The immigrants were all asleep and when the men raised the cry of a fire a scene of indescribable confusion ensued. Most of the men had undressed and all the children were lightly clad. Most of the women had on all their clothing. So great was the confusion and excitement that the rescuers met with great difficulty in the getting he immigrants out; some of them had to be forcibly ejected. Kelly’s first load was five children, two of them clinging to his neck, one under each arm and one holding on to his coat. The women were most difficult to handle, some of them absolutely refusing to move and they had to be carried out bodily.


Several of the women became hysterical and tore the clothing from their persons in their paroxysms of fear. Owing to the difficulty of getting those on the island aboard the boat the special officers on the island and the deckhands lined up along the gangway to prevent any of the half crazed immigrants from jumping into the water. A pandemonium reigned on the Carlisle while she lay at the slip waiting for the last immigrant to be put on board.


On the trip over from the island a peculiar scene ensued. Finding himself free from any danger of fire the immigrants gave way to religious expressions of gratitude.


The new dock on the island is almost completely destroyed, so that in making landings long boards have to be laid in order to prevent accidents. The piles underneath the bridge and the wharf of the structure are burning yet and it is difficult for the fire boats to get at them, though they continually drench the entire structure with water.


Clothing Furnished by the Missionary Society.


Shortly after 10 o’clock this morning Agent McCool of the Missionary Society appeared with a large amount of clothing. Joseph Gidofsky, a Pole, was the first man to be dressed from the box. He had lost his trousers in the fire and all he had on wsa a coat, a pair of drawers and long stocking and he assumed the appearance of a bicycle sprinter. The only clothing that would fit him were ecclesiastical garments that had been discarded by one of the neophytes of the Catholic Church. Cidofsky, with a long flowing beard and a Hebraic cast of countenance, cut a peculiar figure in the official garb of the Catholic Church. The party of Hindoes, seven in number, three of the family of Sahib Ali, and four of the family of Osman Ali, presented a picturesque spectacle in the barge office. The leader was dressed in a highly colored robed, embossed with suns and moons, and his long patriarchial beard gave him the aspect of an ancient seer.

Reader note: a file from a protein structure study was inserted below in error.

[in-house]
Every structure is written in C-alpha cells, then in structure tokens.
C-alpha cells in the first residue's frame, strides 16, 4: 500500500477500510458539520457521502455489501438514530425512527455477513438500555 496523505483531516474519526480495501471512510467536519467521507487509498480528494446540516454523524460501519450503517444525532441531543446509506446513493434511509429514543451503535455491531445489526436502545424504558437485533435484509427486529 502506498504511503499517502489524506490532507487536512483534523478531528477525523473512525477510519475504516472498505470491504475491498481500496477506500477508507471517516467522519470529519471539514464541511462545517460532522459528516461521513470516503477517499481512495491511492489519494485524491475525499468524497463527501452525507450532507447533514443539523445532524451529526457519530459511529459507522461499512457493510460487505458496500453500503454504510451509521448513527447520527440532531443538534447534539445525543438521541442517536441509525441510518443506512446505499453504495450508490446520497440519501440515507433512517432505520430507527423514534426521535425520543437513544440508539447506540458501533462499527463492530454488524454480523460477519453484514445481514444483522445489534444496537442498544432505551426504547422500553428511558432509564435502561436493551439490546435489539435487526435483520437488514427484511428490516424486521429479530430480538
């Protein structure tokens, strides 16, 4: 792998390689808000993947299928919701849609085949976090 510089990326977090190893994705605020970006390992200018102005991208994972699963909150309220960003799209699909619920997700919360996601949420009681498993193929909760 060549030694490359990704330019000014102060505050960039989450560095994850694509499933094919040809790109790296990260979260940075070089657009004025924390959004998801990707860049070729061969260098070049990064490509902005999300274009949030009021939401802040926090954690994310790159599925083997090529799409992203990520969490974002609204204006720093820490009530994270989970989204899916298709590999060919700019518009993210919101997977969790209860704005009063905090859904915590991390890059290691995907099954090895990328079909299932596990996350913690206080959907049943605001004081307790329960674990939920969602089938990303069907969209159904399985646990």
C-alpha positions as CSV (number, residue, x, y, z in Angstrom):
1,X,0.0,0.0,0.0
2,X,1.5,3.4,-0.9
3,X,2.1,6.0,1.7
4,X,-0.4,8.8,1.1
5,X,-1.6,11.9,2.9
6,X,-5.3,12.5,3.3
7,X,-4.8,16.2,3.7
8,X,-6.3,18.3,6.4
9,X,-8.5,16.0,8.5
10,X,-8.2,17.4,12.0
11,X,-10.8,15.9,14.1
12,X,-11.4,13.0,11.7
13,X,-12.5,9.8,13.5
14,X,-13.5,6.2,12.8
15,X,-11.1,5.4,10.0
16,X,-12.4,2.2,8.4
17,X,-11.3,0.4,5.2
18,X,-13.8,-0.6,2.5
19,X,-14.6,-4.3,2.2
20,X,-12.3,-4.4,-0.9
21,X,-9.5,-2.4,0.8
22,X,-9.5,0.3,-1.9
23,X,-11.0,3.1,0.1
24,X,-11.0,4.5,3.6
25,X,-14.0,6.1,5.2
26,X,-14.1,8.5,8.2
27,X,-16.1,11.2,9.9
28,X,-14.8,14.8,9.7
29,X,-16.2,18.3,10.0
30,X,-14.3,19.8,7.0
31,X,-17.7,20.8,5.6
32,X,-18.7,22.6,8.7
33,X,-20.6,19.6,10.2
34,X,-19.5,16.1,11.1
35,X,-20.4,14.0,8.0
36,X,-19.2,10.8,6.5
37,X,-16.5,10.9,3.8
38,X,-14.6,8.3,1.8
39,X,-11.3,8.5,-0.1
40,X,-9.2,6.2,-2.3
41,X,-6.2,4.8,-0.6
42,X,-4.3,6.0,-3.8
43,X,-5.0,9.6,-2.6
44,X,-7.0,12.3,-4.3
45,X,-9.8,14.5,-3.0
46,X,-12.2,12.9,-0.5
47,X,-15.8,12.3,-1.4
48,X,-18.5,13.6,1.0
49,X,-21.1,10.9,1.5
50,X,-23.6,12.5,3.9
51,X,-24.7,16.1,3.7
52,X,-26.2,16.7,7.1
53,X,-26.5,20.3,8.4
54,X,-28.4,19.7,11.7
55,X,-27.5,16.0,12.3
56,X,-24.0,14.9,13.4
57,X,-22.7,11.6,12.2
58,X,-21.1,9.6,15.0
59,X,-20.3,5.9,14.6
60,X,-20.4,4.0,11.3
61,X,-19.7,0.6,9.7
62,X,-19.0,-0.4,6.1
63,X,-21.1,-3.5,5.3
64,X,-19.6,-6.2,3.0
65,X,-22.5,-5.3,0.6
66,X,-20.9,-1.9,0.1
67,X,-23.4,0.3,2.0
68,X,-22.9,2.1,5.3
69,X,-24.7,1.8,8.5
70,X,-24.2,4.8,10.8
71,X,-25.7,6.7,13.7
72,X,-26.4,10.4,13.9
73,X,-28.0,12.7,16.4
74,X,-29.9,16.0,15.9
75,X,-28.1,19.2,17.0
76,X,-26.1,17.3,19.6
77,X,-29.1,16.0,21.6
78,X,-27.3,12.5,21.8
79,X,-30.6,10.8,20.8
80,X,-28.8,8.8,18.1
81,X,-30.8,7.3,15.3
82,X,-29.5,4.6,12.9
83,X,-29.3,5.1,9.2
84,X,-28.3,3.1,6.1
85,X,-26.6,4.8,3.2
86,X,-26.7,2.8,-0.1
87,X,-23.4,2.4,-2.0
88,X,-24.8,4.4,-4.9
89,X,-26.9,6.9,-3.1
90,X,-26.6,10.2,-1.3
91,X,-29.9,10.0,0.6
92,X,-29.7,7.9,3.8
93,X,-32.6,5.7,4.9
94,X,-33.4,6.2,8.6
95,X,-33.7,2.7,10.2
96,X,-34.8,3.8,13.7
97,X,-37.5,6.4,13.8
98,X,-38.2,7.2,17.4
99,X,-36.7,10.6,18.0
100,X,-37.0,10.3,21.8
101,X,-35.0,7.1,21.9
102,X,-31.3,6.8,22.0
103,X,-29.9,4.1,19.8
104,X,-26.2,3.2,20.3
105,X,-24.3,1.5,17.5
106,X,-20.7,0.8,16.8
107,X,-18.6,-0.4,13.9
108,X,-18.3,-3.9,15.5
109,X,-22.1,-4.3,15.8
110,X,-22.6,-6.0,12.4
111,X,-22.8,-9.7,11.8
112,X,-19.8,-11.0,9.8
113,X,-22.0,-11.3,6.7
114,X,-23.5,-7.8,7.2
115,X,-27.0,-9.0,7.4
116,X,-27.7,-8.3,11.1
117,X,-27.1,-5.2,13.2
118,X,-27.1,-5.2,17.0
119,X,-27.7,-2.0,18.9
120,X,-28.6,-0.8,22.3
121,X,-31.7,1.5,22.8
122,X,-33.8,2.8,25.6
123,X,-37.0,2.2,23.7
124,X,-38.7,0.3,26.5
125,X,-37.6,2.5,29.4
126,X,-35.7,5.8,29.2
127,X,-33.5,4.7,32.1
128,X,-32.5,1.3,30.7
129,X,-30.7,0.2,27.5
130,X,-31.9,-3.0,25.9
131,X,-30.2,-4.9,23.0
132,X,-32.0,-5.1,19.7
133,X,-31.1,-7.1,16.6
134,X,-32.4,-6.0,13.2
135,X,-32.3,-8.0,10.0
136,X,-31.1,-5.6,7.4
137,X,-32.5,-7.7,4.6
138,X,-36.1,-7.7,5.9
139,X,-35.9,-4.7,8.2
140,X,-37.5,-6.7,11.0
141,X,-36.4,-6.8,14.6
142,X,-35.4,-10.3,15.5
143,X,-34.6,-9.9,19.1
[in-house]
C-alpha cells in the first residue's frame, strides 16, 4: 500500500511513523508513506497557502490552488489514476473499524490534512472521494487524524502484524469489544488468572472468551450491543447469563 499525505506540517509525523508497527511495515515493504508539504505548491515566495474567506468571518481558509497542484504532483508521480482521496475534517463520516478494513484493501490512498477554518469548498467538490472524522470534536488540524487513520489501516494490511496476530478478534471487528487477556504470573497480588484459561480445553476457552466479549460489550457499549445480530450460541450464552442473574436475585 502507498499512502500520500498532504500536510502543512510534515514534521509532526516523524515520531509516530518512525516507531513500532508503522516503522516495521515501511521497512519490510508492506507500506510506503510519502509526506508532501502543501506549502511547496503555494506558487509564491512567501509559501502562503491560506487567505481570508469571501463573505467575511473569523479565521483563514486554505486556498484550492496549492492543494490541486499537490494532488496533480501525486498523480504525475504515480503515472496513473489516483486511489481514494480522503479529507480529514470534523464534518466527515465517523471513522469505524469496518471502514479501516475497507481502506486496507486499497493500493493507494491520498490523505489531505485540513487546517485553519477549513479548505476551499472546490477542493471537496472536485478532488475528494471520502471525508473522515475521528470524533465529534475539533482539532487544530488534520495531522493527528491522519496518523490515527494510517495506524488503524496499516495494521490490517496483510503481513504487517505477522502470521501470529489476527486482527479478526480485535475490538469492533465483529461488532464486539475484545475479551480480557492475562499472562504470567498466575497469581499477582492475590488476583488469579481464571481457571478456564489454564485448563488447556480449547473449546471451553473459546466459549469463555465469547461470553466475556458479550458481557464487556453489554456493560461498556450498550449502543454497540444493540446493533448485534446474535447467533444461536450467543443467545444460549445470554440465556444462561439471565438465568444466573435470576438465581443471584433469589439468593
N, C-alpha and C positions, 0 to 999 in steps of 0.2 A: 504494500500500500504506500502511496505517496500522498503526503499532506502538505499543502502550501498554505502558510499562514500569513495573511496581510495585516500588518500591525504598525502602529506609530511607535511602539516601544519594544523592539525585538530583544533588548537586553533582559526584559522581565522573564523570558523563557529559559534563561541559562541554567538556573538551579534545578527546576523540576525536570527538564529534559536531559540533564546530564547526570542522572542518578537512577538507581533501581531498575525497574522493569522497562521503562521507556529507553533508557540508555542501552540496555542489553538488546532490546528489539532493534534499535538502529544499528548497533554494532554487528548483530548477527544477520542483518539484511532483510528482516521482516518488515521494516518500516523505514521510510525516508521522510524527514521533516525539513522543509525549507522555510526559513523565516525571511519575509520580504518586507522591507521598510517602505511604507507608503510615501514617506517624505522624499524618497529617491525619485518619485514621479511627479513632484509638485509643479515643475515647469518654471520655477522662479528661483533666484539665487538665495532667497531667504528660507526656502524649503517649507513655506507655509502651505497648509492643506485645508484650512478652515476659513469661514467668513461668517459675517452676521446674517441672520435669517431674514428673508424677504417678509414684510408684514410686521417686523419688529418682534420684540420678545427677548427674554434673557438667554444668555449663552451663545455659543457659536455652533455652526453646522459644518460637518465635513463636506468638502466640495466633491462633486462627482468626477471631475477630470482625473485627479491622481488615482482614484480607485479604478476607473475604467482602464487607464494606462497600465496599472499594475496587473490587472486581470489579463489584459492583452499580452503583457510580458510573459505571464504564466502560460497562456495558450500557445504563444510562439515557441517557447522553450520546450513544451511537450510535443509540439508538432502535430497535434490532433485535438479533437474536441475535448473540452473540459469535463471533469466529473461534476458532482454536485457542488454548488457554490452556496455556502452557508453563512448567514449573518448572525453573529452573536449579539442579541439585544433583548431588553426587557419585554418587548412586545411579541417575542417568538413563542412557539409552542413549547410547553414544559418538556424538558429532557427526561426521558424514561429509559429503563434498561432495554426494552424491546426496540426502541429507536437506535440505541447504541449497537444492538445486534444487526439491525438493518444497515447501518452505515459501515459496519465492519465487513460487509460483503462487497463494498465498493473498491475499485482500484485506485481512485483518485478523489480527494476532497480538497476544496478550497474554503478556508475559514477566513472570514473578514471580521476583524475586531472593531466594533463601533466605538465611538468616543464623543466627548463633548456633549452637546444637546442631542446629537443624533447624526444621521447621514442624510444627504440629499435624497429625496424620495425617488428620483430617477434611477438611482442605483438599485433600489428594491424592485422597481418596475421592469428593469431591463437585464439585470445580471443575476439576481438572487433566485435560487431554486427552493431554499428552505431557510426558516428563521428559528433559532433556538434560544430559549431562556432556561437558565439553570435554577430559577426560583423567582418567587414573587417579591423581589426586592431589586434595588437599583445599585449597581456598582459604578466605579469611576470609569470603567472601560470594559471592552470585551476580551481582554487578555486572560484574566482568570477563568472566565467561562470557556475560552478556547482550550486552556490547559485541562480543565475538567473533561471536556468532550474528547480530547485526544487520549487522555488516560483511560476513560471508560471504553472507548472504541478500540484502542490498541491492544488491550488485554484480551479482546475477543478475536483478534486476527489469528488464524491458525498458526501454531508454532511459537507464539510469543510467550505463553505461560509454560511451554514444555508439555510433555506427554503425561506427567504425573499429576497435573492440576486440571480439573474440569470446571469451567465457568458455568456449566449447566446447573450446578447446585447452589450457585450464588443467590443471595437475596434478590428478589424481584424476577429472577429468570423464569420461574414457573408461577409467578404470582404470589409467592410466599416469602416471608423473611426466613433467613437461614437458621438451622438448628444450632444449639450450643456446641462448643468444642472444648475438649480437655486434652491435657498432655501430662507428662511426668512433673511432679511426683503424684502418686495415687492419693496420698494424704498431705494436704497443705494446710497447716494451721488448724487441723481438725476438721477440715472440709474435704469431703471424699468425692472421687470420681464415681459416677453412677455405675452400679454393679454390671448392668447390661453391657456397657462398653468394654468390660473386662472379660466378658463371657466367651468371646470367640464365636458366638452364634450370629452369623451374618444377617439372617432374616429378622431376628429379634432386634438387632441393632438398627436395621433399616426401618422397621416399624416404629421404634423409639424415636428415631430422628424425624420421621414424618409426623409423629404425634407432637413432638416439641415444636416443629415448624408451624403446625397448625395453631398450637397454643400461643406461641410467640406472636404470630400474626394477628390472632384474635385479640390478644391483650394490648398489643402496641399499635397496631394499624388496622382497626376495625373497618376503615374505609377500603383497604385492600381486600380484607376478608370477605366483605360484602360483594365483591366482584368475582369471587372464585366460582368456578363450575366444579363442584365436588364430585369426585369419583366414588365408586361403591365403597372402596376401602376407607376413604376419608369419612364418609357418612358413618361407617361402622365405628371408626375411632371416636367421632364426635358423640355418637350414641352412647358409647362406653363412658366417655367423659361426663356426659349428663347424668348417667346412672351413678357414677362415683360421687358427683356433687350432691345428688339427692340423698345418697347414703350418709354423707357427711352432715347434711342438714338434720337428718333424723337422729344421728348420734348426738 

When the bread and coffee were passed around, these Hindoos refused to partake of it. Father Henry, pastor of the Church of Our Lady of the Rosary and several missionaries were present with a supply of clothing for those who had sustained any loss. Vincenzo Cannessa was given a red shirt, a pair of discarded knickerbockers and carpet slippers. Most of the Poles had lost their shoes and it was a long time before the inspectors understood what they wanted. They stood about and jabbered away, and the inspector thought they were going through some religious rite. He approached them differentially and ws set upon by a clamor which he finally distinguished to be a demand for shoes. They were all supplied with footgear which were not always mates.